The absence of biological markers allowing for the assessment of the evolution and prognosis of glioblastoma (GBM) is a major impediment to the clinical management of GBM patients. The observed variability in patients' treatment responses and in outcomes implies biological heterogeneity and the existence of unidentified patient categories. Here, we define for the first time three GBM patient categories with distinct and clinically predictive three-dimensional nuclear-telomeric architecture defined by telomere number, size, and frequency of telomeric aggregates. GBM patient samples were examined by three-dimensional fluorescent in situ hybridization of telomeres using two independent three-dimensional telomere-measurement tools (TeloView program [P1] and SpotScan system [P2]). These measurements identified three patients categories (categories 1-3), displaying significant differences in telomere numbers/nucleus (P1 = .0275; P2 ≤ .0001), telomere length (P1 and P2 = .0275), and number of telomeric aggregates (P1 = .0464; P2 ≤ .0001). These categories corresponded to patients with long-term, intermediate, and short-term survival, respectively (P = .0393). The time to progression analyses showed significant differences between the three categories (P = .0167). There was a correlation between time to progression, median survival, and nuclear telomere architecture. Our study suggests a link between patient outcome and three-dimensional nuclear-telomere organization and highlights the potential clinical power of telomere signatures as a new prognostic, predictive, and potentially pharmacodynamic biomarker in GBM. Furthermore, novel automated three-dimensional high-throughput scanning as developed here permits to obtain data from 300 nuclei in 20 minutes. This method is applicable to any cell type and scanning application.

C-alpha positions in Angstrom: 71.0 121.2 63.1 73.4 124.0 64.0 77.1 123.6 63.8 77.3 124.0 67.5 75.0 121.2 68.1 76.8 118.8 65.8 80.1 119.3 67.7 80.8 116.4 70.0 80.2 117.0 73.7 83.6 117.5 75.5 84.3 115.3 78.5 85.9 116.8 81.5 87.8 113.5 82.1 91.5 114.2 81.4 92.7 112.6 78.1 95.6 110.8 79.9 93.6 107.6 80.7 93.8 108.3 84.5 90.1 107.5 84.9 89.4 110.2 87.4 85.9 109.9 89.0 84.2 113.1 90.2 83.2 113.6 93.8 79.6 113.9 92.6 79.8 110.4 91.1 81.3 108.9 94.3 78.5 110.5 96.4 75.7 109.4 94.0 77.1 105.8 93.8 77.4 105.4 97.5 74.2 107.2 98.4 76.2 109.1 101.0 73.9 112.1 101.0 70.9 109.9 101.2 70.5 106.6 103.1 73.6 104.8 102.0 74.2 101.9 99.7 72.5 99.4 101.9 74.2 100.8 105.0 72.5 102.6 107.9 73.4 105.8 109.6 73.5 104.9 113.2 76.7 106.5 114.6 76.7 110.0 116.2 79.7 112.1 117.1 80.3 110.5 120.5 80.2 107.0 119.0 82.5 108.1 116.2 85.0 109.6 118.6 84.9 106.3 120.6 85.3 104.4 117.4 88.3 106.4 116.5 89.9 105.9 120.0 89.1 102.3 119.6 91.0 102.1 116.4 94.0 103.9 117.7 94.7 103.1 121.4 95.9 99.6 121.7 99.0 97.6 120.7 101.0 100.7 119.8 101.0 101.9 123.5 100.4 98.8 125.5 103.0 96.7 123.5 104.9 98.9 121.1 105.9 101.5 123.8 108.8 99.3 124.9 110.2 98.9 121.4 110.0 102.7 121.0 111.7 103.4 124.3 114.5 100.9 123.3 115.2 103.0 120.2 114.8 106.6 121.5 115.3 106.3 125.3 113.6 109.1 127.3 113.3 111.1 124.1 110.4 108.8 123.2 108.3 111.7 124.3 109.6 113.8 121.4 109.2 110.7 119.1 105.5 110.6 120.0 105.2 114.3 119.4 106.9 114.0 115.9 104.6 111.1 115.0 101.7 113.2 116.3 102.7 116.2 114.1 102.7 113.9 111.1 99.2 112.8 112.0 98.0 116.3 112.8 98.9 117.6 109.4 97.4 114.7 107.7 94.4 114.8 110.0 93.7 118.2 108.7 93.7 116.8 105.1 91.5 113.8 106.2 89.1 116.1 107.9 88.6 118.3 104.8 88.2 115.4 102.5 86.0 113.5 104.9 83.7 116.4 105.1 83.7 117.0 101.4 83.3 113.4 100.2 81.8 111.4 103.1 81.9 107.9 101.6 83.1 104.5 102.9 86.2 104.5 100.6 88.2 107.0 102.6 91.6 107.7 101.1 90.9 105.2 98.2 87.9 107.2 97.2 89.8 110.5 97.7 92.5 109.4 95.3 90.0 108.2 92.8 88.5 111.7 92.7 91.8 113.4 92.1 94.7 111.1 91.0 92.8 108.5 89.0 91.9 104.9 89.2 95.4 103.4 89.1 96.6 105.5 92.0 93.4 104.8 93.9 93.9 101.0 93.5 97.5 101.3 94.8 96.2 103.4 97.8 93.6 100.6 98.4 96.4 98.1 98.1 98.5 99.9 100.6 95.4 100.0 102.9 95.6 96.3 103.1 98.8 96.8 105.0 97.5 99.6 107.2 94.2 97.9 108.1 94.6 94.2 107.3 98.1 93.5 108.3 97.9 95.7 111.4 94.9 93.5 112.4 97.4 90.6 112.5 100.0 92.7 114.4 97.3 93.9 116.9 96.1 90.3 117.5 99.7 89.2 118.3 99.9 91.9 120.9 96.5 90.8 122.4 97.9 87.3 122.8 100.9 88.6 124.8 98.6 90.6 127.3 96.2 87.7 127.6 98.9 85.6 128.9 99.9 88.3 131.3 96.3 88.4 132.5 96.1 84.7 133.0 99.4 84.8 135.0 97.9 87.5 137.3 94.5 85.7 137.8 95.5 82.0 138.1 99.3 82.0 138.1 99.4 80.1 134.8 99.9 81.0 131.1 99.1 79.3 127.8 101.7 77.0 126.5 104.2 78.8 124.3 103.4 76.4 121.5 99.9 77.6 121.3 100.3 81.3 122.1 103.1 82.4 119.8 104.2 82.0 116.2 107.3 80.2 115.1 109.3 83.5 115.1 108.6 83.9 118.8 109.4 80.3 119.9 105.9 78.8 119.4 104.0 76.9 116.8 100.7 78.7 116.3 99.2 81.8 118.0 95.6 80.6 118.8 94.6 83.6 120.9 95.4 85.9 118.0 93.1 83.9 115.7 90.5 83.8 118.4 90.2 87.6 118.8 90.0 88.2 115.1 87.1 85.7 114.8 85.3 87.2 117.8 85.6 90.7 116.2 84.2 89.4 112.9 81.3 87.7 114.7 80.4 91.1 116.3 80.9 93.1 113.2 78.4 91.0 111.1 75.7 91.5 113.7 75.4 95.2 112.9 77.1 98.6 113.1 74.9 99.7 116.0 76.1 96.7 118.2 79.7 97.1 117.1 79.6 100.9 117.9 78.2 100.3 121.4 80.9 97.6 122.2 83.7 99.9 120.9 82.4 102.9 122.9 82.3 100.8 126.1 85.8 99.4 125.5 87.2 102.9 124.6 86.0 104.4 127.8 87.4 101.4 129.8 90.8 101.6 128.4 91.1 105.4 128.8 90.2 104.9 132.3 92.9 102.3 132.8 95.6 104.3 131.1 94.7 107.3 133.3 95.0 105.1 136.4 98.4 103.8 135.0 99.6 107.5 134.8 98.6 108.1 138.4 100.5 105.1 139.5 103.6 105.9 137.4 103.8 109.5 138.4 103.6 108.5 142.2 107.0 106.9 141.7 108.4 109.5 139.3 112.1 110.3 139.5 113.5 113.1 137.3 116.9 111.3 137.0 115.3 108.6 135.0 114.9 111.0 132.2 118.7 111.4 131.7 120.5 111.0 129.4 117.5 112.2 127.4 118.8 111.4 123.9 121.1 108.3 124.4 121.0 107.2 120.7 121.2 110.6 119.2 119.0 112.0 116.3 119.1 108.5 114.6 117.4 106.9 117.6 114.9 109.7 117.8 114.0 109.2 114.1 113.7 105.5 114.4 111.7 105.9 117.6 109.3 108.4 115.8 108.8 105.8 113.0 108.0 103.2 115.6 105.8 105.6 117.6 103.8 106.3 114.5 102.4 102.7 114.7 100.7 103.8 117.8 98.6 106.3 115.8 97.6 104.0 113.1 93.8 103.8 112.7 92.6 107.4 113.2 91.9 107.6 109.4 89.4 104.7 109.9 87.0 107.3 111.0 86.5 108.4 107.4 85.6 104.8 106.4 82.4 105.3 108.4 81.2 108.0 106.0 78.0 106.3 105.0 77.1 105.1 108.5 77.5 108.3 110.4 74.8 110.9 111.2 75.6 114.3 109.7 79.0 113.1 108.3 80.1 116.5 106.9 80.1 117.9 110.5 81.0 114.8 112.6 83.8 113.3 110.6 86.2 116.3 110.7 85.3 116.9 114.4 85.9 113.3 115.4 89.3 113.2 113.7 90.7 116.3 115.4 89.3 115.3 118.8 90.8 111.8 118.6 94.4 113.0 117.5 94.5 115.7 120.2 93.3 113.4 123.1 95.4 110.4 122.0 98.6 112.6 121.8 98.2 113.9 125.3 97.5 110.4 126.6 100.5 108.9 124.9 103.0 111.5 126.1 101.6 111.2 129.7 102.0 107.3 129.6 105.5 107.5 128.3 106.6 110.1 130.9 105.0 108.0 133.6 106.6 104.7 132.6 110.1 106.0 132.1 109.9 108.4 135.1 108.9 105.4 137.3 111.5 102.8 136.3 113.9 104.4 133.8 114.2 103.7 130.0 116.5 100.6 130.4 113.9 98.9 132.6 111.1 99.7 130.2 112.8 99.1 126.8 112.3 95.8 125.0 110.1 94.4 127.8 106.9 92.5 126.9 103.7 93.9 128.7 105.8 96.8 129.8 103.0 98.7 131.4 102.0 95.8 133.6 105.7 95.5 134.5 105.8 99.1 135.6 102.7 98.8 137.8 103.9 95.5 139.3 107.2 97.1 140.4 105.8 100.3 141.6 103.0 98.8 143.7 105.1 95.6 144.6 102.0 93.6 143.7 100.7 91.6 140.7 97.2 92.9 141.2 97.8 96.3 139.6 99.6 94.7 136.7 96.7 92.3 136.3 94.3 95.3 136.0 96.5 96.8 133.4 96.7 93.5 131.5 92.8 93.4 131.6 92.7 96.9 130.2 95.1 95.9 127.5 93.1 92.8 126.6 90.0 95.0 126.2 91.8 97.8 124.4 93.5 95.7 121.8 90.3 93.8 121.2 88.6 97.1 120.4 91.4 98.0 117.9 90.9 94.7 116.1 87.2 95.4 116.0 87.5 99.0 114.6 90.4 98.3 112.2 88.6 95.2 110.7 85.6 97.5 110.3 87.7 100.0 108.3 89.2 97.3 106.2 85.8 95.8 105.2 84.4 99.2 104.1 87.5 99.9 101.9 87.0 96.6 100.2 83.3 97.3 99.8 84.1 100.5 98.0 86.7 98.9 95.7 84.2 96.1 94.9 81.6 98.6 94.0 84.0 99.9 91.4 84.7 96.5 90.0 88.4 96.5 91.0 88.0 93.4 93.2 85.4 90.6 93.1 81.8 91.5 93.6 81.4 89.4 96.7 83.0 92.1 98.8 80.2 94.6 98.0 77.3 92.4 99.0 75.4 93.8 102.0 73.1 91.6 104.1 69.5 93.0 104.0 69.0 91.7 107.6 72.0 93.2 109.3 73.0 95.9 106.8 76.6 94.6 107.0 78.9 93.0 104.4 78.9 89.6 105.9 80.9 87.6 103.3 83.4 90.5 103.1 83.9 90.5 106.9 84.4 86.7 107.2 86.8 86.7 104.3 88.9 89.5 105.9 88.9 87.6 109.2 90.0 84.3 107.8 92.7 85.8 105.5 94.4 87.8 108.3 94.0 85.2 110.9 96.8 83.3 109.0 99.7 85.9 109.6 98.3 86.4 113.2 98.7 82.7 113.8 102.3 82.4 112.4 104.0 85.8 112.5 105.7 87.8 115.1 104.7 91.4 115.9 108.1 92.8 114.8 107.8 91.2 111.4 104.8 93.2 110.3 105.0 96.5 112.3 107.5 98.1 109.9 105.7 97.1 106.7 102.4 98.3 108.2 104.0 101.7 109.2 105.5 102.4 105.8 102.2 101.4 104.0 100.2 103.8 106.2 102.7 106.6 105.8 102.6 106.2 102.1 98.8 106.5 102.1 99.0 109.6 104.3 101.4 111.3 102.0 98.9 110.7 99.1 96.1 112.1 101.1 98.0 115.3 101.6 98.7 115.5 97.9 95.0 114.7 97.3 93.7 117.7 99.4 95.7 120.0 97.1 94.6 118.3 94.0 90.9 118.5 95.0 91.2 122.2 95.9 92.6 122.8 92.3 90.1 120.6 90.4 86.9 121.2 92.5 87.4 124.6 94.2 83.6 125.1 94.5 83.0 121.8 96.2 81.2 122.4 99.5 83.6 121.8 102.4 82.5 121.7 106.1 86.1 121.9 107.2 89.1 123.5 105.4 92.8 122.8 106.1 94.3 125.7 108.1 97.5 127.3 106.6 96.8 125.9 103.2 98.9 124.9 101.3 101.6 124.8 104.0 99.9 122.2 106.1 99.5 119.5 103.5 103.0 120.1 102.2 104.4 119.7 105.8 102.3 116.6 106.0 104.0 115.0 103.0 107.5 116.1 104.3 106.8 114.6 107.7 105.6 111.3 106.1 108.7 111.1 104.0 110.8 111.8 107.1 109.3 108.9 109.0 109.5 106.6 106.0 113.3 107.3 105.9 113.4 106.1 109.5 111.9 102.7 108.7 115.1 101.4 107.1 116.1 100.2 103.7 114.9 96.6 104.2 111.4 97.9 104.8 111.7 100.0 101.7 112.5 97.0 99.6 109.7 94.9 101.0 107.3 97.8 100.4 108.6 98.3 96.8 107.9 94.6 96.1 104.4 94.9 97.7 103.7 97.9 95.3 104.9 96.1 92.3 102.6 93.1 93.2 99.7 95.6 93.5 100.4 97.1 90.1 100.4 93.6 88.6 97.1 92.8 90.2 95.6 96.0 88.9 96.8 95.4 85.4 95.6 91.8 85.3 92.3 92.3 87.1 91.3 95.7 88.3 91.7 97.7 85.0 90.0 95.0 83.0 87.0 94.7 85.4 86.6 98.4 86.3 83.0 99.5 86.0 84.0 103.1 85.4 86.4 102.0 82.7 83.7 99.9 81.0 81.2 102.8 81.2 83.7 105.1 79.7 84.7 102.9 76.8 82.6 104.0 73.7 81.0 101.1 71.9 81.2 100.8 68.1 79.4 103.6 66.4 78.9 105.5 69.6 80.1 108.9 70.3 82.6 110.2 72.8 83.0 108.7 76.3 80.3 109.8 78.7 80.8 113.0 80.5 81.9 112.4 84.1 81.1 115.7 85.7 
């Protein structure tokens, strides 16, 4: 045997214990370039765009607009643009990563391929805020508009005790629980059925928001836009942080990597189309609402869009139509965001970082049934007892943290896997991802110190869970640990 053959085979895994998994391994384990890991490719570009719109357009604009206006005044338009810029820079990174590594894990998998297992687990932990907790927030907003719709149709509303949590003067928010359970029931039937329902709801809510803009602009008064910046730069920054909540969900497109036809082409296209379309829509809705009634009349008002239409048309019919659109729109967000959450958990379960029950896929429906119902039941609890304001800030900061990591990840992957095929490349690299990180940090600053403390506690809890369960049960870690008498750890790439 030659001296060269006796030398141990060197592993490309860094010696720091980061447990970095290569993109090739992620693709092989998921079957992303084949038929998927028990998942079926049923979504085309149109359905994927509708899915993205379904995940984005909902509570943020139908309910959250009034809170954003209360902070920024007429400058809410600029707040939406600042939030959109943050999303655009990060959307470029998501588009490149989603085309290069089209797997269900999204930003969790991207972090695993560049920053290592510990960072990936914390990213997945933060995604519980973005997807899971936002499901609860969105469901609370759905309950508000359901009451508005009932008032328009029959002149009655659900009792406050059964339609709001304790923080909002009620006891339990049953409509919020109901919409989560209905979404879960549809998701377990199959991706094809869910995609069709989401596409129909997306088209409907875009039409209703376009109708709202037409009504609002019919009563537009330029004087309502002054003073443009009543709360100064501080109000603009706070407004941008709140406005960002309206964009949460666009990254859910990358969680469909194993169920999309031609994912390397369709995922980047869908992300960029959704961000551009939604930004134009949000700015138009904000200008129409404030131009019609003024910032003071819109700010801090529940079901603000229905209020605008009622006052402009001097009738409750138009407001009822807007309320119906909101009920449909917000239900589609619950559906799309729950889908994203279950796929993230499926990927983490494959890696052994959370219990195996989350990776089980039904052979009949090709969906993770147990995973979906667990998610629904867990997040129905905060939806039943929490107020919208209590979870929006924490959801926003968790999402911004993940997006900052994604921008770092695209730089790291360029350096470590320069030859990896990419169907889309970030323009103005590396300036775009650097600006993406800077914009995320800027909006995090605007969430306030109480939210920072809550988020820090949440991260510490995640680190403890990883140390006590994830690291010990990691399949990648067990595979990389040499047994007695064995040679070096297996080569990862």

Bibliographical noteFunding Information:
Address all correspondence to: Dr. Sabine Mai, Manitoba Institute of Cell Biology, 675 McDermot Ave, Winnipeg, Manitoba, Canada R3E 0V9. E-mail: email@example.com or Dr. Régen Drouin, Division of Genetics, Department of Pediatrics, Faculty of Medicine and Health Sciences, Université de Sherbrooke, 3001 12th Ave N, Sherbrooke, Quebec, Canada J1H 5N4. E-mail: Regen.Drouin@USherbrooke.ca 1M.G. was supported by a short-term fellowship under the Canadian Institutes of Health Research Strategic Training Program “Innovative Technologies in Multidisciplinary Health Research Training” (S.M.). The study was partly supported by the CancerCare Manitoba Foundation to S.M. D.F. holds the National Bank of Canada Chair for the Treatment of Brain Cancer. T.K. acknowledges the financial support from the Natural Sciences and Engineering Research Council of Canada and the Manitoba Health Research Council. R.D. holds a Canada Research Chair in Genetics, Mutagenesis, and Cancer. S.M. is the Director of the Genomic Centre for Cancer Research and Diagnosis. Received 9 October 2009; Revised 16 November 2009; Accepted 23 November 2009 Copyright © 2010 Neoplasia Press, Inc. All rights reserved 1522-8002/10/$25.00 DOI 10.1593/neo.91752